An earthquake with a 6.1 magnitude hit western Nicaragua on Thursday evening, leaving at least 23 people injured in one town, and an aftershock 20 miles to the south followed.
The earthquake shook houses and at least 23 people were injured from falling walls, ceilings, and other objects in Nagarote, located about 30 miles (50 kilometers) northwest of the capital, Managua. The town and areas around it were apparently the hardest hit, with more than 100 houses damaged, said Guillermo Gonzalez, director of the disaster prevention agency.
Three of the injured people were taken to a hospital in Managua. Health official Enrique Beteta said their injuries are not life threatening.
"One has trauma in an ankle, the other in a leg and a 16-year-old boy in his lower back after a portion of a wall fell on him," Beteta told the radio station Radio Ya.
The US Geological Survey said the earthquake struck at 5:27 p.m. local time (23:27 GMT), and was centered on the northern shore of Lake Managua, about 6 miles west of Valle San Francisco. The earthquake originated 6 miles below the surface of the Earth.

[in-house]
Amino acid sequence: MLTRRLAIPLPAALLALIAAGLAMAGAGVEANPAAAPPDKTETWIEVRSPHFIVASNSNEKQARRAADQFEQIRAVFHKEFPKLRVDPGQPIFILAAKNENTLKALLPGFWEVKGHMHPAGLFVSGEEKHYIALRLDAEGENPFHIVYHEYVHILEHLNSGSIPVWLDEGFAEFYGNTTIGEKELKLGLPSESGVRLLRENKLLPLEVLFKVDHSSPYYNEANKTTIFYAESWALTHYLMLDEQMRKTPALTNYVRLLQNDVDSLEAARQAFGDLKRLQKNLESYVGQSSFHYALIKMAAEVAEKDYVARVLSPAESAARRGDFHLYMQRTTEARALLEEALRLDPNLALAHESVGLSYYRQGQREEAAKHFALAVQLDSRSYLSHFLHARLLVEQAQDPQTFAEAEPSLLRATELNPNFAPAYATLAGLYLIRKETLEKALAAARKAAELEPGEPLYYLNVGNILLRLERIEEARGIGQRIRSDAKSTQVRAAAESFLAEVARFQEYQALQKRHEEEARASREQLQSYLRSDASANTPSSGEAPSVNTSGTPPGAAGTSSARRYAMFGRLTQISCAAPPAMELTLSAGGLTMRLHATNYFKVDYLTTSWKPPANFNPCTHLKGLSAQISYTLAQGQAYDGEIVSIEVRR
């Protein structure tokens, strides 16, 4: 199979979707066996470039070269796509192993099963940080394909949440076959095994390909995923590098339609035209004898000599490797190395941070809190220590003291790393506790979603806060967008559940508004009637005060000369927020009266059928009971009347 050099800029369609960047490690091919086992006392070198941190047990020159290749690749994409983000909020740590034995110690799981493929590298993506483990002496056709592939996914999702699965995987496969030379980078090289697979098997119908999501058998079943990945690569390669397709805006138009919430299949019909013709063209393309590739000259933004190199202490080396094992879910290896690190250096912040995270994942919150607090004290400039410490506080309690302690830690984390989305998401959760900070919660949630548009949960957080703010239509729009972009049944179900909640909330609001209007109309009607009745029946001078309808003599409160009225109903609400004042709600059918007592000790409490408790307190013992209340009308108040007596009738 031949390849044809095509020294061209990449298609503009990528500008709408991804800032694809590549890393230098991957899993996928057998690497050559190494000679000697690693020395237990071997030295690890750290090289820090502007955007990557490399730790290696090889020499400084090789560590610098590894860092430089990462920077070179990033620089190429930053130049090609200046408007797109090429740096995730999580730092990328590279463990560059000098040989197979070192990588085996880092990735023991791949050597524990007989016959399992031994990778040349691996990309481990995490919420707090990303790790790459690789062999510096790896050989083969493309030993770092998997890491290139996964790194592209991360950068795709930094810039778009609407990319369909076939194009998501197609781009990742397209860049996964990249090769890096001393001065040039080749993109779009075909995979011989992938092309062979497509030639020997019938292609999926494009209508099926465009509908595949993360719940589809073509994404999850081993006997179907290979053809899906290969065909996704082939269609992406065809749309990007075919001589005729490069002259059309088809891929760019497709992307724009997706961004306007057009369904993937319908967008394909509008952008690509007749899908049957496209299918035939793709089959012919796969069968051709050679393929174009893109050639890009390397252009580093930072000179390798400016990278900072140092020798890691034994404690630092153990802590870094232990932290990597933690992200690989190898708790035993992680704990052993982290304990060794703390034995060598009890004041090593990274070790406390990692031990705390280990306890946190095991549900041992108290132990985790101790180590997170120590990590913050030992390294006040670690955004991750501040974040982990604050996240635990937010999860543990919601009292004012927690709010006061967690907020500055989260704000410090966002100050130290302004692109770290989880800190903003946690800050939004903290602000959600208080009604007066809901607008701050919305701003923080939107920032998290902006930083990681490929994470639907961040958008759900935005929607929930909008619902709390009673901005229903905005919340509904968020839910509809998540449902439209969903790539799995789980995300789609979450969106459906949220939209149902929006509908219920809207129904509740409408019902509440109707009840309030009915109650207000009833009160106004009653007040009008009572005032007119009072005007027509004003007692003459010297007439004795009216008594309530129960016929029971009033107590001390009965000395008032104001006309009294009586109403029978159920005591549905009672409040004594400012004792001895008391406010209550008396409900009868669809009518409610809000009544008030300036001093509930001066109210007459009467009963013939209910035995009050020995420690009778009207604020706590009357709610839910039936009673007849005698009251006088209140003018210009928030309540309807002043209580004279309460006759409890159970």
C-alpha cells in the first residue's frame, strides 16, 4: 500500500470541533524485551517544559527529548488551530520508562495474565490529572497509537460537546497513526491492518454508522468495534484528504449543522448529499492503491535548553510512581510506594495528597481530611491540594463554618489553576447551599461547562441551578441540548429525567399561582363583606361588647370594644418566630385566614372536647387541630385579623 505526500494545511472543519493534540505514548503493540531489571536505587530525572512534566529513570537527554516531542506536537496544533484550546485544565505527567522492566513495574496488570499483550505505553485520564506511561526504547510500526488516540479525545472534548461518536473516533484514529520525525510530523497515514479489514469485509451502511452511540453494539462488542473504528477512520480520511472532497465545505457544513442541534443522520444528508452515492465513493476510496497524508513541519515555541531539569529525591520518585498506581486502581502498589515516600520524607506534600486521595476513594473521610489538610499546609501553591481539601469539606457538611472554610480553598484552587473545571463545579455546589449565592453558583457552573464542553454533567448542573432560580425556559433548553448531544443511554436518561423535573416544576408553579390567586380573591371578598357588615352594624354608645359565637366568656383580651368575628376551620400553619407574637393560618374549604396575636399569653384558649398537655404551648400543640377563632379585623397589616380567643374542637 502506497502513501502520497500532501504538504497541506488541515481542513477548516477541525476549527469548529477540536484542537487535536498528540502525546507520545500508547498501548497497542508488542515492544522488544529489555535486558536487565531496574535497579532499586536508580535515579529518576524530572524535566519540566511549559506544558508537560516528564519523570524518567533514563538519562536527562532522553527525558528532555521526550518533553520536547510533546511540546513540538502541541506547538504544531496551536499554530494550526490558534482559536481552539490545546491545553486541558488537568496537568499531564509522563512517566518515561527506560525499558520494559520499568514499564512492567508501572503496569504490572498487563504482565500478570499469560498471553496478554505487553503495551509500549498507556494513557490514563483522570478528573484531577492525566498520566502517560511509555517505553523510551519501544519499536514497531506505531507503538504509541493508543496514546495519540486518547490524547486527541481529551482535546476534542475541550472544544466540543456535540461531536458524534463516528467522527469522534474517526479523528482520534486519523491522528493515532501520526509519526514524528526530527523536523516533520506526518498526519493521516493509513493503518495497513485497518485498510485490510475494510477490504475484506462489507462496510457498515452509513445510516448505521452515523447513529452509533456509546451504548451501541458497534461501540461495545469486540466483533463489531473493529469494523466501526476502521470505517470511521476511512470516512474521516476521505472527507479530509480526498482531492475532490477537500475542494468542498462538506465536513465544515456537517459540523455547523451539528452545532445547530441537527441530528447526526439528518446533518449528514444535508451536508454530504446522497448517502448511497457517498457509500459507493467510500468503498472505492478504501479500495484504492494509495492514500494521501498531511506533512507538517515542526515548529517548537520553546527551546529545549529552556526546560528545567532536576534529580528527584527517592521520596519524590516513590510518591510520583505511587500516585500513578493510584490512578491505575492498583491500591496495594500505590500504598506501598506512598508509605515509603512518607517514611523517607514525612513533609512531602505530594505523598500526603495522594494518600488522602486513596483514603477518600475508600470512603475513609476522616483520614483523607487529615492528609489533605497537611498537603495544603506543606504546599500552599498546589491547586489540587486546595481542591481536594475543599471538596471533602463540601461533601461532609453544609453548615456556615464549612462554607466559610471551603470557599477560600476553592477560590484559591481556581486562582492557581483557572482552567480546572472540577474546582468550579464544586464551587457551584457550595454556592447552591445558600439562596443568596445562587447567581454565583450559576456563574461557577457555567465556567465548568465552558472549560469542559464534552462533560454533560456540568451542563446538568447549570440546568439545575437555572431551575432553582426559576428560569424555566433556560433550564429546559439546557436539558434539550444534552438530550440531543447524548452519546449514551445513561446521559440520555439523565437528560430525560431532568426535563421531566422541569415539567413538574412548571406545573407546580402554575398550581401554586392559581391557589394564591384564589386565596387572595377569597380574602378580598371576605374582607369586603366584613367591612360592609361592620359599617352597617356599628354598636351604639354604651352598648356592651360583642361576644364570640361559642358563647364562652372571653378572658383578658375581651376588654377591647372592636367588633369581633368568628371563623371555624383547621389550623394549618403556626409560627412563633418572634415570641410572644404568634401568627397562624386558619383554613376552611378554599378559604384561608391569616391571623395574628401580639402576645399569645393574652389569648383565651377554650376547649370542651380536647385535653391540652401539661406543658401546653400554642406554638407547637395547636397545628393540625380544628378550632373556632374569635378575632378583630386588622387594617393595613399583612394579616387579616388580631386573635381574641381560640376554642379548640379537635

Nicaraguans reported feeling a strong aftershock minutes later that the USGS said was a 5.1-magnitude quake centered 3 miles (5 kilometers) west of Ciudad Sandino.
"There are no injuries, no loss of life so far, nor even any significant material losses," Nicaraguan government spokeswoman Rosario Murillo reported on local radio.
Authorities reportedly suspended classes on Friday in the cities of Leon and Managua.
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